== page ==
Radford Dale’s 2012 Chenin Blanc
I am commonly asked what kind of wine I like by people I meet after they learn I work in the wine industry. I don’t mean to sound coy or flippant, but my answer is usually “good wine”. Sure I have my preferences, but why limit myself to geography or type when it comes to the vast diversity of wine? Case in point, this week’s staff tasting included a bottle of 2012 Chenin Blanc from Radford Dale (which on the label reads: The Renaissance of Chenin Blanc). This South African white bowled me over with a swath of rich, persistent fruit that while opulent never strayed too far due to the underlying acidity of the wine. Wow, I thought. How do you convince more people to try such a wine? Putting aside for the moment place and varietal, I am convinced that Chardonnay drinkers and admirers, would find much to appreciate and delight in with this full-flavored Chenin Blanc. It isn’t necessarily the die-hard Loire Valley Chenin Blanc devotee that will find this wine compelling but anyone who wants to experience a white wine with complex, balanced flavors delivered in a full bodied thrust of fruit. This is one luscious white.
The Radford Dale wines, which includes Vinum and Winery of Good Hope, are directly imported by The Wine House. Why would we, importers of French and Italian wines, bother to bring in wine all the way from South Africa? Because they are special wines. Radford Dale founded in 1998 by two friends, Alex Dale and Ben Radford, has steadily garnered recognition for their outstanding wines. It was only this past summer that Radford Dale’s Pinot Noir was handpicked by the King of Sweden to be served at his son’s wedding, Prince Carl Phillip. Quite an honor! Alex Dale is the public face of the winery and is making it his mission to elevate the perception of South African Chenin Blanc. Alex has sought out old bush vine Chenin Blanc, encouraging growers not to replace them with Chardonnay or Sauvignon Blanc, because it is his belief that these old vines have the greatest potential in South Africa.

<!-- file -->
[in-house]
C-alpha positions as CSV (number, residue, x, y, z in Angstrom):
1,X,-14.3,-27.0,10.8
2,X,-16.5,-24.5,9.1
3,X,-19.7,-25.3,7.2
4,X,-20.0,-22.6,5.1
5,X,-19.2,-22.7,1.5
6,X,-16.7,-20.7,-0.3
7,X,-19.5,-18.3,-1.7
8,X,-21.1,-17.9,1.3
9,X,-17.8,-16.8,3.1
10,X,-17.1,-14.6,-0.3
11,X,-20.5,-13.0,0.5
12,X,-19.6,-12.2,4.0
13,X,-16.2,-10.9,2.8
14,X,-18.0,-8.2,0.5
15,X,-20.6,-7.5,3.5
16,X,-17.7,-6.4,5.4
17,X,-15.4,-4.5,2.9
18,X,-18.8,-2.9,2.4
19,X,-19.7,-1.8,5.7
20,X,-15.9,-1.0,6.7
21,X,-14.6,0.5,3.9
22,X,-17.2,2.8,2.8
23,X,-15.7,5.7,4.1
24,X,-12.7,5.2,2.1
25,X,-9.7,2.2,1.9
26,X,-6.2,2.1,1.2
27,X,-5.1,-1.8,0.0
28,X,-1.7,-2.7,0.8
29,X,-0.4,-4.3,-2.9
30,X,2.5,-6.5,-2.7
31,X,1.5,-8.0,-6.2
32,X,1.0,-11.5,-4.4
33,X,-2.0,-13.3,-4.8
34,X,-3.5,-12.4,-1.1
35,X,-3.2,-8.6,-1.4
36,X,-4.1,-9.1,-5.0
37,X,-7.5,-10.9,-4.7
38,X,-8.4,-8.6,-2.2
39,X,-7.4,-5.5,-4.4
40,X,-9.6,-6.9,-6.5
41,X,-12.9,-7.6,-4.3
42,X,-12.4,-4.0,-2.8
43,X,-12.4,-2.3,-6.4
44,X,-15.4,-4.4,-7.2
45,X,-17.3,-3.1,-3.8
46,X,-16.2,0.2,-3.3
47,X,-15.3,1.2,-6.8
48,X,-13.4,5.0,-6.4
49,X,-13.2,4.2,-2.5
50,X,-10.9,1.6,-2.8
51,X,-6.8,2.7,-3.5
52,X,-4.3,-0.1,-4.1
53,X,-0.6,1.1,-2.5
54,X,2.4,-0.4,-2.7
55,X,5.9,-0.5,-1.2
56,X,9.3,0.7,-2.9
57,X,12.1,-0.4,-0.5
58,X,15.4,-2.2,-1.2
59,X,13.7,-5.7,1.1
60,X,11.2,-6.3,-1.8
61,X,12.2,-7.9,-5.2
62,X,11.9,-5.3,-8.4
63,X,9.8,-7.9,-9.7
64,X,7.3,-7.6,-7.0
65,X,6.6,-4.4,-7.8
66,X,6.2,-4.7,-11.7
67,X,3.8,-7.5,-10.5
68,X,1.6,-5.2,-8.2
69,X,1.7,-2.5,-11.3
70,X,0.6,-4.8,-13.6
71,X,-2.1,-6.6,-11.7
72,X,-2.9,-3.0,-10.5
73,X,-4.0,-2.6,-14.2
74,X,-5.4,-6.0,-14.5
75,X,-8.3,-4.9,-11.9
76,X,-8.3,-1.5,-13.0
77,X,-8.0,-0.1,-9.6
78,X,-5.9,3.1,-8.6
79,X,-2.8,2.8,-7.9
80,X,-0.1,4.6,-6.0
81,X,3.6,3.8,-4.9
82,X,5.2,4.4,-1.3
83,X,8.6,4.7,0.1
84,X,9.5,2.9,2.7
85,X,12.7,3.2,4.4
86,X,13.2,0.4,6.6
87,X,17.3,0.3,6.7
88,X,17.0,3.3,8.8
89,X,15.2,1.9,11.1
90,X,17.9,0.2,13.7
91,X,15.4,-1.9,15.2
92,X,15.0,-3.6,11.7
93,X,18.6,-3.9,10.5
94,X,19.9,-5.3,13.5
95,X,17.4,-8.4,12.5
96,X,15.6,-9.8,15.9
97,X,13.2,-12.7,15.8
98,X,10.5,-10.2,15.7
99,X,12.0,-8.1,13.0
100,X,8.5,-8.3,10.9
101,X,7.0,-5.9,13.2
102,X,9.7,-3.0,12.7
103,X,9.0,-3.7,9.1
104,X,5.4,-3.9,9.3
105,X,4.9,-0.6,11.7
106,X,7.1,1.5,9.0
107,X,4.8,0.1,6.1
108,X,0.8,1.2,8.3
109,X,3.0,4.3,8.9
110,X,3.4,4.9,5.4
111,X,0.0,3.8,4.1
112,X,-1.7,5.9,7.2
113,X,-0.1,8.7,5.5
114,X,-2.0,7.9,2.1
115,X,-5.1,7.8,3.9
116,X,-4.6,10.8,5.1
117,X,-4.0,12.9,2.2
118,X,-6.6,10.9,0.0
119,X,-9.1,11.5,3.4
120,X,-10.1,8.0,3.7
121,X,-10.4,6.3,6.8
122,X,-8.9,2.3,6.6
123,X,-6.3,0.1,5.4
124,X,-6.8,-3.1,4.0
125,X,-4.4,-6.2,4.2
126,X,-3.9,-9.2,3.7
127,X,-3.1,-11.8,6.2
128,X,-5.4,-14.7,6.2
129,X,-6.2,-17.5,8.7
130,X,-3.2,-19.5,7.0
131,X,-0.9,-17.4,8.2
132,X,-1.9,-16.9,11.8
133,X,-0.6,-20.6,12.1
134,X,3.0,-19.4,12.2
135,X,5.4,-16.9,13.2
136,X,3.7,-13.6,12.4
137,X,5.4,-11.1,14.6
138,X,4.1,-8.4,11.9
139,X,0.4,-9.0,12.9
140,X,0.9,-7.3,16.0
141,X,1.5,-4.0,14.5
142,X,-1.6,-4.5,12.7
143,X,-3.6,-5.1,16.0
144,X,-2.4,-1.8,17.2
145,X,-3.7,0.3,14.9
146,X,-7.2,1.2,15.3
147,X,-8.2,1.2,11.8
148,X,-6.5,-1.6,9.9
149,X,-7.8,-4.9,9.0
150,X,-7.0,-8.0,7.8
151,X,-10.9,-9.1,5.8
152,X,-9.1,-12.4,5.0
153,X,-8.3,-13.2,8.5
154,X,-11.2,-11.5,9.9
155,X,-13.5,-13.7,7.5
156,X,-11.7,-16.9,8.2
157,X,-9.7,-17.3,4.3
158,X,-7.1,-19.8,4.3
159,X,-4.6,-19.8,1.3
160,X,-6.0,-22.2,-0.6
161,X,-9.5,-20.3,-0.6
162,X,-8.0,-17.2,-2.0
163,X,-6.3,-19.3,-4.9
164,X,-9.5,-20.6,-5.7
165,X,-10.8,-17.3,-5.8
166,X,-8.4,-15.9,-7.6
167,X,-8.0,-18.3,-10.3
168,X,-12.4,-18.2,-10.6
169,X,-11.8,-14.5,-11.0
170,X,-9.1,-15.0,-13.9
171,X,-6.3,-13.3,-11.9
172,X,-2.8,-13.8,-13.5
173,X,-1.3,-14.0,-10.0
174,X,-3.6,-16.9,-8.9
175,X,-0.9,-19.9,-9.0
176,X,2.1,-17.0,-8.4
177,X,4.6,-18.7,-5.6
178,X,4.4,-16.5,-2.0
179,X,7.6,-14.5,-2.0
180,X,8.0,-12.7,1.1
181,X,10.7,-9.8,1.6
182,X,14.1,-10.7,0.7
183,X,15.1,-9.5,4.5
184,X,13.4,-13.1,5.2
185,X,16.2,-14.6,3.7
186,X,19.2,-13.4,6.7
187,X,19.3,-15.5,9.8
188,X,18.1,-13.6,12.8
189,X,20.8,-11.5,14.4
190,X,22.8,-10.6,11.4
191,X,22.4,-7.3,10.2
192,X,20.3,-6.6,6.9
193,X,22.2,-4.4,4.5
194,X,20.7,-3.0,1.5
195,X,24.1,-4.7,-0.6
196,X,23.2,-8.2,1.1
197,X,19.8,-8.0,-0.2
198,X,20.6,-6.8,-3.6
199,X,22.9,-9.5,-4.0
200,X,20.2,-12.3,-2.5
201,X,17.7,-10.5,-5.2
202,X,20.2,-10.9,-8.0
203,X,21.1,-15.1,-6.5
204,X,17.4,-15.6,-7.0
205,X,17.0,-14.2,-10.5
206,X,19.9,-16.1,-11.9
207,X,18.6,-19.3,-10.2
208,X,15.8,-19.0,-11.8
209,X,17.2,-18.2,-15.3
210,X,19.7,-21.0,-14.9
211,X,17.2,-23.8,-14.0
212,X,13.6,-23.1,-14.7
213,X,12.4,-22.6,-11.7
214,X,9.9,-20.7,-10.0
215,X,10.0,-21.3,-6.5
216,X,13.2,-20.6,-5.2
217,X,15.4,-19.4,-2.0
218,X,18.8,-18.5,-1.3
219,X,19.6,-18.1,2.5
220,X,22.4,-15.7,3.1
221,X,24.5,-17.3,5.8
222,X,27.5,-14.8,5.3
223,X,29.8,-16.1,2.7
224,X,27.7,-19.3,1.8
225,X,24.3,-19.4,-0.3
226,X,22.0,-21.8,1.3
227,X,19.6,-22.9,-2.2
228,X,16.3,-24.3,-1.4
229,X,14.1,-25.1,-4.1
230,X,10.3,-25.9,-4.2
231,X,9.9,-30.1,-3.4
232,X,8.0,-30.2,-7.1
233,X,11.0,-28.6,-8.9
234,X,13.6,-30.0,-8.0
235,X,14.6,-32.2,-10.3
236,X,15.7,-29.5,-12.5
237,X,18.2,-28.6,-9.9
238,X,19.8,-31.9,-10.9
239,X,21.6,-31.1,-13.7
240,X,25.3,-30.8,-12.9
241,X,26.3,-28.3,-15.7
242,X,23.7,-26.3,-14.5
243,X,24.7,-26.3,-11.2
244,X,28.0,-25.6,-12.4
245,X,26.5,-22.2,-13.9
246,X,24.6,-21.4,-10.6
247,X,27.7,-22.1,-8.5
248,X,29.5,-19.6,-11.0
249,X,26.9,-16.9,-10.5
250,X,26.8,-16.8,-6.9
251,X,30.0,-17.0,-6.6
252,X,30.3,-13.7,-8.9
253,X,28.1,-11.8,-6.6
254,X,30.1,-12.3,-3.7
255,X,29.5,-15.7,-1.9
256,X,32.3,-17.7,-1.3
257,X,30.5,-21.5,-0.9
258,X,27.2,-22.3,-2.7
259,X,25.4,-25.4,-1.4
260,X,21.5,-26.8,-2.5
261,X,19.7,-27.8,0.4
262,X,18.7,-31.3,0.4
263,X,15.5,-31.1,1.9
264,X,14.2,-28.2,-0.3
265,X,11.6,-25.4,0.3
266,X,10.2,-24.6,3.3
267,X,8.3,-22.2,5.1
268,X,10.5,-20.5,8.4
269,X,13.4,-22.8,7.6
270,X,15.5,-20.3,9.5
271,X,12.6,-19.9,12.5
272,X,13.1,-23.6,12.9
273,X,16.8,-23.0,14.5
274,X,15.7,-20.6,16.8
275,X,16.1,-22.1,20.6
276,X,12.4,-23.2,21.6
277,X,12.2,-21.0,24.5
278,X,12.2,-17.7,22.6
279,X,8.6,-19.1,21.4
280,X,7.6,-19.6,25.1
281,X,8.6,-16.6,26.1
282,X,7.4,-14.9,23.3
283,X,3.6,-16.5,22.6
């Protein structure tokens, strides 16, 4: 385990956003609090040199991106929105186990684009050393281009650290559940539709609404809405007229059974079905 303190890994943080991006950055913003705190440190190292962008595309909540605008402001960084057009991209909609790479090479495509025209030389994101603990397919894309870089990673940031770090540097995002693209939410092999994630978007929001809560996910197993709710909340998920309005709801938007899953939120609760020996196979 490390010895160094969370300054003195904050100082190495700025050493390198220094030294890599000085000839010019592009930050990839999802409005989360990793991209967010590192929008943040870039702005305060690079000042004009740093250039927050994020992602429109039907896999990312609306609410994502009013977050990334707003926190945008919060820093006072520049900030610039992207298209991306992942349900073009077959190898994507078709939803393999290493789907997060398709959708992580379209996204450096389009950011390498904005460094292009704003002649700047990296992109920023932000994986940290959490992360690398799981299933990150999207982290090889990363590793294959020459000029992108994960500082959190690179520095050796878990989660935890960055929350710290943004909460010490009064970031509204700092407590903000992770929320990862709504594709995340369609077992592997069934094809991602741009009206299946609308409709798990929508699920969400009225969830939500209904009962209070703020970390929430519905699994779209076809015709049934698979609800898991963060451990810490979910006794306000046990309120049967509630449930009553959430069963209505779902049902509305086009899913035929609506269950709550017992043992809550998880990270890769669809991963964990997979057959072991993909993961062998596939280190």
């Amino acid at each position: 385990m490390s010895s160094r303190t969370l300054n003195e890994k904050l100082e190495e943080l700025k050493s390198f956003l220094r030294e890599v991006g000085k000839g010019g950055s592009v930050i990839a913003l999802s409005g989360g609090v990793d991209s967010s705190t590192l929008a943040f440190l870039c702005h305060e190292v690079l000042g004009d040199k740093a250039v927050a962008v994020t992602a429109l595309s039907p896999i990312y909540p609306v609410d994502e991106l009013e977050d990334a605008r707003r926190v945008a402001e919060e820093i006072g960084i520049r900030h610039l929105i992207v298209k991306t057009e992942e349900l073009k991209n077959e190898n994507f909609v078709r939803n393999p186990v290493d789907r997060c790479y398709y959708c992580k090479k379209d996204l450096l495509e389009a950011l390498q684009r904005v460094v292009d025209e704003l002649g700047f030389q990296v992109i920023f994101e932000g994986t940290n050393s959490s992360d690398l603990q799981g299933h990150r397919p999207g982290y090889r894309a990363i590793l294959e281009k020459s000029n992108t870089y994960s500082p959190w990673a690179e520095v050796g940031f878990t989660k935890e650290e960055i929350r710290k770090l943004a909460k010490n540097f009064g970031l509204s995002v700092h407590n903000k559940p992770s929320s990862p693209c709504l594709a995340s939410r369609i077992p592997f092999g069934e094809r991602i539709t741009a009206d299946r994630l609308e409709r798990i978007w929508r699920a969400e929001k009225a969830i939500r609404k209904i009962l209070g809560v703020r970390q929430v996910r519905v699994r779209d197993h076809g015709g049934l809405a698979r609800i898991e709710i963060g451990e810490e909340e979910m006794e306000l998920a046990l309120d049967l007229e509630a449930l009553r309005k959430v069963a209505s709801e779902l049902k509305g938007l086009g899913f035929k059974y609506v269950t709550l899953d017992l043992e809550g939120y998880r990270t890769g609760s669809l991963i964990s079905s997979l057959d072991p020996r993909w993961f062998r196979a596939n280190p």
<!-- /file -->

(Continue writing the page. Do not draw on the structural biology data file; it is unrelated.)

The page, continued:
For the 2012 Chenin Blanc, the fruit comes from a single-vineyard of 50 year old bush vines that grow unirrigated along the foothills of the Helderberg Mountains. The vines face south across False Bay and the southern Atlantic Ocean. The soil type is called Clovelly which is a decomposed granite with patches of quartz. The old vines reach deep into the subsoils allowing them to withstand warmer temperatures. The wine is barrel aged for 10 months in mostly small and some large oak barrels, with less than 20% new.
I’d like to include a note from the winemaker for this wine instead of my own tasting note, because it accurately reflects my own perception of the wine and it is so well written, I’m sure I could not do any better. So here goes:
“The overriding characteristic given to this wine by its vines and its environment is its complex minerality and its persistent yet elegant intensity. Notes of lime pervade the quenching beam of acidity, penetrating and weaving through the ripe glycerol and lifting the gentle spice and biscuit flavours, carrying them on the citrus palate long after the wine is gone.”
This past Thursday, The Wine House hosted an evening of Moroccan wine at Mourad featuring the wines of Ouled Thaleb. I had the good fortune of being able to attend and I can’t tell you how much I enjoyed, not only the wine and the food, but most especially, the company. It was a privilege to spend time getting to know some of our customers just a little bit better in a festive environment while breaking bread. It was a great night and one we hope to repeat again soon. If you missed out on this event, but would like to know about future ones, please send us an email indicating your interest and we’ll be sure to let you know of any upcoming events. – Anya Balistreri